* 28.11.1757 London, † 12.9.1827 London
An engraver by trade, Blake was primarily a self-educated graphic and literary artist whose work reflects the attempt to confront contemporary political and social problems through a philosophically based spiritualism. Although baptized and buried in the Anglican Church, Blake was born into a family of freethinkers, and himself attempted to get back to the pure form of Christianity he believed to have existed before it was corrupted by organized religion.
Blake’s life reflects the conflict between corporeal and spiritual needs. He worked as a commercial artist, engraving illustrations for popular books, including some by Mary Wollstonecraft (1759-1797), Erasmus Darwin (1731-1802), and, notably, the account of John Gabriel Stedman (1744-1797), Narrative of a Five Years Expedition against the Revolted Negroes of Surinam (1796). Yet, he was always more interested in executing his own illuminated books, which reflect an increasingly strong influence by the prisca theologia [→ tradition ], a pure form of theology that had developed as a counterpoint to conventional religion. Attempting to address the sometimes contradictory obligations of his materialistic and idealistic needs, Blake experimented with novel paint formulæ and engraving methods (explained to him, in a dream, by his deceased brother Robert), all designed to make his visions commercially viable. Unfortunately, none of the innovations proved financially successful.
Throughout his life, Blake evinced a strong interest in spiritualism. As a child, he experienced religious visions, and as a young man, he circulated among the mystics who frequented London in the 1780s. He met the neoplatonist Thomas Taylor (1758-1835), as well as the artist Henry Füseli (1741-1825); and he engraved the frontispiece for Füseli’s English translation of → Johann Kaspar Lavater’s Aphorisms on Man (1788). Intellectually, he was attracted to the writings of → Emanuel Swedenborg , owning and annotating at least three of Swedenborg’s books – Heaven and Hell, Divine Love and Divine Wisdom, and Divine Providence – and was likely familiar with two others – Earths in the Universe and True Christian Religion. In addition, Blake and his wife both signed the register for the first General Conference of the New Jerusalem Church in 1789. There is no clear evidence, however, that they attended any subsequent meetings, and Blake was eventually disillusioned enough to satirize Swedenborg’s Heaven and Hell in his own The Marriage of Heaven and Hell (1790-1793), transforming Swedenborg’s Memorable Relations into his own Memorable Fancies. Renouncing, for a time, Swedenborg’s influence, Blake claimed that ‘Swedenborgs writings are a recapitulation of all superficial opinions, and an analysis of the more sublime, but no further’ (pl. 22, E 43).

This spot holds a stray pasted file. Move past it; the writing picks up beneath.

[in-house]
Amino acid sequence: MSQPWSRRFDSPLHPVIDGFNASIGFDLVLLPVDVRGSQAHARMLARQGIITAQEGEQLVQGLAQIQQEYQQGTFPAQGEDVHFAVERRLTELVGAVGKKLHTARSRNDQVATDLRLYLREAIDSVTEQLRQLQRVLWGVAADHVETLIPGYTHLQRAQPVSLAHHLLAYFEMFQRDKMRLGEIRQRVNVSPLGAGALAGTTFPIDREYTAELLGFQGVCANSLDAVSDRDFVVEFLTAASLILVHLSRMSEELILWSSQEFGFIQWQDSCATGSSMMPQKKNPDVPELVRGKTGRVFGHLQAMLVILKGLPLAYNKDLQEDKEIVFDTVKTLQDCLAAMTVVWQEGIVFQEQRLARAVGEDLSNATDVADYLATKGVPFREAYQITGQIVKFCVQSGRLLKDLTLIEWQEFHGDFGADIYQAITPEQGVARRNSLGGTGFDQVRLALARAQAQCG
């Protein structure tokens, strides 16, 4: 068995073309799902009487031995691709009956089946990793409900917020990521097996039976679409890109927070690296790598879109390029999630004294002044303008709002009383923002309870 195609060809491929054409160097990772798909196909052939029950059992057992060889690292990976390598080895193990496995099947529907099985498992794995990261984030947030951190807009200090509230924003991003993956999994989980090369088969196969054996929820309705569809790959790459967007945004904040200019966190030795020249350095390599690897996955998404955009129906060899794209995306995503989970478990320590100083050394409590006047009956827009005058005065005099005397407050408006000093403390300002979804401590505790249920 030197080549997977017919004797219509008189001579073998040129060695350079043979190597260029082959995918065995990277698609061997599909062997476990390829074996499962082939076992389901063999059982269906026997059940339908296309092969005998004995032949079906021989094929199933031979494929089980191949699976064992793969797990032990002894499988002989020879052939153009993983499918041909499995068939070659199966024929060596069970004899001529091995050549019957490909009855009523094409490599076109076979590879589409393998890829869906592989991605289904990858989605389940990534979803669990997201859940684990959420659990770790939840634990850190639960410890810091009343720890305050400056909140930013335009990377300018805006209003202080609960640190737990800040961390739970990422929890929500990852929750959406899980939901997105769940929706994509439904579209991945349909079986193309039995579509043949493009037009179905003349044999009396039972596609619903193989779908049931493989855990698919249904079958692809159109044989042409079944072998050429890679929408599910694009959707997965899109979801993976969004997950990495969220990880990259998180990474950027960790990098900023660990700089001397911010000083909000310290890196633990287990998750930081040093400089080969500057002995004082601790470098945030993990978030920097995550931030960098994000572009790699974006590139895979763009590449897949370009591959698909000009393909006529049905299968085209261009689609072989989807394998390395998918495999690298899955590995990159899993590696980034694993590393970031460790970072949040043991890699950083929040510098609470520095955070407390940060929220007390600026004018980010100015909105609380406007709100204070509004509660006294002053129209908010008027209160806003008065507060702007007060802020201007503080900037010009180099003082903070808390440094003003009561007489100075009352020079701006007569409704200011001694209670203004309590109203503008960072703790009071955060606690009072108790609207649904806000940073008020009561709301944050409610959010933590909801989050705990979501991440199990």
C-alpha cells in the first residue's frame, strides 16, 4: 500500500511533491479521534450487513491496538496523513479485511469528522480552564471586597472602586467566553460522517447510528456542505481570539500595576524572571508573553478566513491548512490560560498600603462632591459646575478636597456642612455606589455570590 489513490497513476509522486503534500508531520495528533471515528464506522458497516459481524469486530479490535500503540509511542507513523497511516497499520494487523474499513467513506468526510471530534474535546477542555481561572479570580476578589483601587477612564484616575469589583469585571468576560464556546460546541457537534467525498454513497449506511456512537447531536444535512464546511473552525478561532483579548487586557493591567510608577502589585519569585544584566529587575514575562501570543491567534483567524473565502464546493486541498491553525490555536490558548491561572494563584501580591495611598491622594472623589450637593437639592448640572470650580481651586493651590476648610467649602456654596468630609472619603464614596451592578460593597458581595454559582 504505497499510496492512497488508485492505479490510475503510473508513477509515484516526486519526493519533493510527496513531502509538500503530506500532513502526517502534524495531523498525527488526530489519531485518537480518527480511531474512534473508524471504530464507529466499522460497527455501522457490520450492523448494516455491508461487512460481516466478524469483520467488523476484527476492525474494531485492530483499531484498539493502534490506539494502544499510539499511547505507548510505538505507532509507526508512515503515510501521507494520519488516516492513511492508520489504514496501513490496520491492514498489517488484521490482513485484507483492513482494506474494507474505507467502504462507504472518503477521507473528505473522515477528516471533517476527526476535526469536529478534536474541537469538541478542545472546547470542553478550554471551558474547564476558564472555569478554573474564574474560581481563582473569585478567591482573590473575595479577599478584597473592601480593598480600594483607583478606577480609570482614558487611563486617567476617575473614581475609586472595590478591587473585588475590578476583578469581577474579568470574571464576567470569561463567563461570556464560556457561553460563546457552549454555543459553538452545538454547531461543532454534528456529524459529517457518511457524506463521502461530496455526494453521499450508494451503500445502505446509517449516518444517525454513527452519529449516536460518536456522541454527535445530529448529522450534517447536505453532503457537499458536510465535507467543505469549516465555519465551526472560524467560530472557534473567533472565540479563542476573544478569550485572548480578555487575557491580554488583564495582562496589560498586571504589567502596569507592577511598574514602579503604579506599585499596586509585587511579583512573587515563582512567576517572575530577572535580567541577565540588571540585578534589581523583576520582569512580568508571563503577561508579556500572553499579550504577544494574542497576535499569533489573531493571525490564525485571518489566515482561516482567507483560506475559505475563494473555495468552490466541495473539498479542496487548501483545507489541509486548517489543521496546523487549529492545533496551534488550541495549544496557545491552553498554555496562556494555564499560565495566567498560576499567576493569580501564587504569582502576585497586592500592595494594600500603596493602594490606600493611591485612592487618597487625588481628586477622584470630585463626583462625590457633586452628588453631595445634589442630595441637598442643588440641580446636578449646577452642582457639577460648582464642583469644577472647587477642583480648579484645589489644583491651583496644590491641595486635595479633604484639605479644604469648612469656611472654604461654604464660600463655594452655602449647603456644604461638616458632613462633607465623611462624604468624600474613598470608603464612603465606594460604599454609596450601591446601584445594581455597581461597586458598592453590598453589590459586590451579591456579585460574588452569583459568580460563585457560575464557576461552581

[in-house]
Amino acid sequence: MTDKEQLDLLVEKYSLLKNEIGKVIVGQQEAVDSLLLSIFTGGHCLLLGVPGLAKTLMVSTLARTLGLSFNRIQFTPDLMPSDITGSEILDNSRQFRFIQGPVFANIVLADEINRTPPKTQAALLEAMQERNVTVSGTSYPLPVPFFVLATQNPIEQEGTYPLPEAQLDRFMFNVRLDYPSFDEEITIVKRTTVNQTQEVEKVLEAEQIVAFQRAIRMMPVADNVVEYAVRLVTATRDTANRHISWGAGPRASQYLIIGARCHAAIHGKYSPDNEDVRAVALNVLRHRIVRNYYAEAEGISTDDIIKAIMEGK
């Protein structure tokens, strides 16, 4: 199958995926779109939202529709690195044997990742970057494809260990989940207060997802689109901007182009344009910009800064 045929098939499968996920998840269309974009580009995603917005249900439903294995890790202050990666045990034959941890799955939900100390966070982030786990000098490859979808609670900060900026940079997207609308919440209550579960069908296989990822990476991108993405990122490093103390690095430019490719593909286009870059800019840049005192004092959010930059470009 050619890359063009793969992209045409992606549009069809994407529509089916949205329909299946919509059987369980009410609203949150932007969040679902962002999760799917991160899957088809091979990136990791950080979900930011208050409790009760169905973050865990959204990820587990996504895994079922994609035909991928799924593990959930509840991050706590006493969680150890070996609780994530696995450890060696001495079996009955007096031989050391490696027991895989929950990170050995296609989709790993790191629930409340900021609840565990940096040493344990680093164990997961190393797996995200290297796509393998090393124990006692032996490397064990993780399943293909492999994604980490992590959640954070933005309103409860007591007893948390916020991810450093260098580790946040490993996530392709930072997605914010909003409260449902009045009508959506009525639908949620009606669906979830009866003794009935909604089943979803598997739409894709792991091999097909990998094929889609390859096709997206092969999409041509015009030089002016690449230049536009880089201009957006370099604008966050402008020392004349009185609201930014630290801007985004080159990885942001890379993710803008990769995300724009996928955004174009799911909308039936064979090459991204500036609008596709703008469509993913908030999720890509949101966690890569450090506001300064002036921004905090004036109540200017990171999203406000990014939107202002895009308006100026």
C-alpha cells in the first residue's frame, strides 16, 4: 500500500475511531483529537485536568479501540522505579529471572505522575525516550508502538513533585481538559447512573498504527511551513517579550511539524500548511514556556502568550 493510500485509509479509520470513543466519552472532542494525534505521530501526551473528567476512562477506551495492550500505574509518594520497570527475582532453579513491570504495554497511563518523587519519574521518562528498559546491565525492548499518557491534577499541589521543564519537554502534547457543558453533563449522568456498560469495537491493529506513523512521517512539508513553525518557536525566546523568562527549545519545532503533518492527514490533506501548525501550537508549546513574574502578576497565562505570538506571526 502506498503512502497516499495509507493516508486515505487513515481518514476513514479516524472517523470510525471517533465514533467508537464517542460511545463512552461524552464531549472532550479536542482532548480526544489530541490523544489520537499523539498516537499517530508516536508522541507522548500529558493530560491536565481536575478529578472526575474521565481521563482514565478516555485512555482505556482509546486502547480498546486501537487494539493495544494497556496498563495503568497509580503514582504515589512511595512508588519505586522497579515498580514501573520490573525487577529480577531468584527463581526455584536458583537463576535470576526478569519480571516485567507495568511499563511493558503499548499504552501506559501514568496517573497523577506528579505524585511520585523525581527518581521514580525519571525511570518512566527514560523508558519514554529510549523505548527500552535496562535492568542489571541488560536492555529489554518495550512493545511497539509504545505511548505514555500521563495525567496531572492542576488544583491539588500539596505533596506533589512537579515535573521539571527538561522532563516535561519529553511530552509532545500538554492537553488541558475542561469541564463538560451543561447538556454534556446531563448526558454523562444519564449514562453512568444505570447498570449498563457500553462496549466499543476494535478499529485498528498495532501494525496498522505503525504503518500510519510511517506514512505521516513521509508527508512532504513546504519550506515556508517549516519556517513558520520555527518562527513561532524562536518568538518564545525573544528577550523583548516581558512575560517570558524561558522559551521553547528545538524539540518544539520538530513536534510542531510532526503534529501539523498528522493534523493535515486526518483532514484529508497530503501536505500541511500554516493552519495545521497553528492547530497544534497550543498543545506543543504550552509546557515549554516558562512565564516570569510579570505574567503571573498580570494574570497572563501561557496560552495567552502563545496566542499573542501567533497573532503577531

From Swedenborg Blake turned to → Paracelsus , the 16th-century Swiss alchemist, and → Jacob Boehme , the 17th-century German visionary, whose works had been translated by the 18th-century English mystic, → William Law . Although Blake spent his entire life in England, he did leave London for a few years, spending 1800-1803 in Felpham, as a guest of minor poet William Hayley (1745-1820). Although the relationship with the practical-minded Hayley quickly deteriorated, the stay in the country afforded Blake access to an extensive library. More successful was the relationship with Thomas Butts, a minor bureaucrat whose patronage during the first decade of the 19th century enabled Blake to illustrate parts of the Bible and Milton, among other things. Later in life, in 1818, Blake was discovered by John Linnell (1792-1882) and John Varley (1778-1842), two young artists whose own interests in the occult helped reinvigorate Blake’s final works.